German defence industry welcomes paper on military research

11 Apr 2024 | News

A position paper from the German Federal Ministry of Education and Research aims to combine academic freedom and national security. The Alliance of Science Organisations in Germany reacts cautiously, while the response from the defence industry is much more positive.

Bettina Stark-Watzinger, German federal minister for education and research at DLD Munich Conference 2022, May 2022. Photo credits: Hubert Burda Media / Flickr

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"We are experiencing a Zeitenwende [turning point] that is affecting many areas of our lives. The Russian war of aggression against Ukraine and its far-reaching repercussions are one of the main reasons for this," declares a new research security position paper published by the Federal Ministry of Education and Research (BMBF) on March 15.

"In parallel, we must strengthen the technological sovereignty of Germany and Europe," it says. A "comprehensive process" must safeguard scientific freedom, minimise risk and open up room for cooperation between civilian and military research, a BMBF spokesperson said.

The BMBF is engaged in "intensive dialogue with relevant stakeholders in the science system", including a workshop in July 2023 at which "numerous ideas were gathered". Another important step was an exchange with the Alliance of Science Organisations regarding standards, structures, procedures and awareness-raising on research security in March 2024.

The BMBF intends to continue this dialogue. "Further discussions with relevant government agencies, which we cannot anticipate at this stage, have already been announced."

The position paper contains several recommendations. The first is that the sometimes strict separation between civilian and military research in Germany needs to be scrutinised. This year's Munich Security Conference and the annual report of the Expert Commission on Research and Innovation made this clear.

The BMBF will also examine to what extent funding incentives for increased cooperation between civilian and military research is sensible in suitable areas. However, there are no plans to provide funding for targeted military research.

Although top-level research is no longer conceivable without international cooperation, measures must be taken to safeguard research security – albeit proportional to the risks, it says.

The aim is to create and anchor a broader awareness and knowledge of the risks in the scientific system that research is increasingly exposed to. The BMBF will actively support the scientific community in reviewing and further developing guidelines and instruments.

The BMBF also proposes a central research safety information platform and a clearing centre to support scientific staff and scientific institutions in managing the risk of safety-critical technologies in international research collaborations.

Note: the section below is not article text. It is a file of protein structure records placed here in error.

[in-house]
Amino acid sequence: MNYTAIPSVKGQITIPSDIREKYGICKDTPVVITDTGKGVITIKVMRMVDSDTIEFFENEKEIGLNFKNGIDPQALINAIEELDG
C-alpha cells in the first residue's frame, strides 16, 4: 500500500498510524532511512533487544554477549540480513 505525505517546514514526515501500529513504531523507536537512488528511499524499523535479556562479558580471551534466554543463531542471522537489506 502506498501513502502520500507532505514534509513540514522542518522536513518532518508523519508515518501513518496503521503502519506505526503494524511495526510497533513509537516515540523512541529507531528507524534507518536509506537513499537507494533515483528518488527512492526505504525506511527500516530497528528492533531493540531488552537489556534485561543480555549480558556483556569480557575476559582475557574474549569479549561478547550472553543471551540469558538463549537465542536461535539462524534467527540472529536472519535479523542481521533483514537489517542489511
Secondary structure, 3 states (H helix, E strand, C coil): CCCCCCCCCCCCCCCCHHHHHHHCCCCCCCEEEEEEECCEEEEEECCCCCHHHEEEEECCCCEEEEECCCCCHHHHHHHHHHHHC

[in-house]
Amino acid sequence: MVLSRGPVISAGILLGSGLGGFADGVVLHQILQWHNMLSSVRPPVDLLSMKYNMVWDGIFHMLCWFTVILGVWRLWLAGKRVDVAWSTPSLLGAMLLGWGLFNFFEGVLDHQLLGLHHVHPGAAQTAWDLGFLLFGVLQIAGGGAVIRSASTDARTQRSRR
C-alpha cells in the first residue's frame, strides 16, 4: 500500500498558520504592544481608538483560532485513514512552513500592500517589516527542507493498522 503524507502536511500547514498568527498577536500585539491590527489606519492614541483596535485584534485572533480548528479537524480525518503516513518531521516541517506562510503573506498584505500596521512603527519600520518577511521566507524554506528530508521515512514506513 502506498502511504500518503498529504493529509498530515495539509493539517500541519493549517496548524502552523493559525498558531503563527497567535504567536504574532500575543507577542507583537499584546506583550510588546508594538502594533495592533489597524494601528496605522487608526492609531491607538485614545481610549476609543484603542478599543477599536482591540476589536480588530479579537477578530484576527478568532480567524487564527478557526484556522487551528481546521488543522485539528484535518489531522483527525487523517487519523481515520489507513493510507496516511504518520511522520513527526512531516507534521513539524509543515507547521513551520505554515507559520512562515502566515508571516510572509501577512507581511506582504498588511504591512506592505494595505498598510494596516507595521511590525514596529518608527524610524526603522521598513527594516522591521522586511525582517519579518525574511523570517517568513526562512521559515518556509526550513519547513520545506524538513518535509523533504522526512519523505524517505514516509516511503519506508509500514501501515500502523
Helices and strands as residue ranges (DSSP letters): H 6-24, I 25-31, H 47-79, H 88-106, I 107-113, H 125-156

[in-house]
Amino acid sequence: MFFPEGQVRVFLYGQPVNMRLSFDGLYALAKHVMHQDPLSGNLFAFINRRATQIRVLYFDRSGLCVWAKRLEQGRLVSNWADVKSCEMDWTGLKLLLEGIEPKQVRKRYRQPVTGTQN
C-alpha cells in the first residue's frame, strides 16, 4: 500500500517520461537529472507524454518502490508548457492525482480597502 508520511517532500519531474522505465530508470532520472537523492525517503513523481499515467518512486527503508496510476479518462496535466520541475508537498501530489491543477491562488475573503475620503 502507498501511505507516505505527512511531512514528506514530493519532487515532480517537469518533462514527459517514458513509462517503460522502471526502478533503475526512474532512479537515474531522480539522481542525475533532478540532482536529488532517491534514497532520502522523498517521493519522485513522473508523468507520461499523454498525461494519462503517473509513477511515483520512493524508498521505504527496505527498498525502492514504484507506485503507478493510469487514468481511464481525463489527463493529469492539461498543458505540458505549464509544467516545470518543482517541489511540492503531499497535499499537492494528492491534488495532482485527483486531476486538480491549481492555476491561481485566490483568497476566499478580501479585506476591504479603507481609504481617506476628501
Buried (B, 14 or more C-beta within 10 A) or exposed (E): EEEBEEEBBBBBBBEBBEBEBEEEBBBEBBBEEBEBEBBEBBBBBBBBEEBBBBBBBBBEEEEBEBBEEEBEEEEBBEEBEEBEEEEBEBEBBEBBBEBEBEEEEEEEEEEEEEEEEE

The aim is to have an open and unbiased discussion on whether the various civil clauses, which prohibit dual-use research taking place at German universities, are still adequate given the changed geopolitical conditions, and how civil clauses can be designed effectively.

Civil clauses ‘de facto bans on defence research’

Hans Christoph Atzpodien, managing director of the Federation of German Security and Defence Industries (BDSV), sees the BMBF's initiative as absolutely commendable in light of Germany's "Zeitenwende" – the “epochal shift”, as chancellor Olaf Scholz put it, in German security following Russia’s invasion of Ukraine in 2022.

The BDSV represents around 200 companies such as Airbus, Diehl Defence, and Heckler and Koch, and they need collaborating research institutions to apply the same security standards, he said.

"We particularly welcome the clear statement in the BMBF position paper that the so-called civilian clauses still practiced at over 70 German universities, which in fact mask bans on military or armaments-related research, are no longer compatible with the changed geopolitical framework around us," says Atzpodien.

The BDSV considers these bans an expression of a former zeitgeist, no longer compatible with the minister of defence's call for a combat-ready German armed force, and the need for society as a whole to embrace resilience.

Science alliance less enthusiastic

"The position paper is being discussed," said Christina Beck, head of communications at the Max Planck Society, which currently chairs the Alliance of Science Organisations in Germany.

According to Beck, all organisations currently consider how to achieve greater research security without overly restricting research itself. All measures must therefore be carefully thought through and ultimately implementable in everyday practice. "The Alliance is in dialogue with the BMBF."

The German Academy of Science and Engineering (acatec) welcomed the BMBF's initiative. A spokesperson said that the overall aim of the proposal is to foster debate within scientific self-governance.

In June 2022, acatech highlighted this need for reflection and self-regulation in its "Security, Resilience, Sustainability" position paper.

"Greater cooperation between the many research institutions on these complex issues would be welcome, so that a self-learning system can emerge from many different approaches. In general, the readjustment of priorities in this area belongs to scientific self-governance,” it recommended.

This text appeared for the first time in Research.Table, a professional briefing from the largest independent start-up for quality journalism in Germany. The editorial team reports for the key people in the research scene who set and fill the framework for science, research and development.

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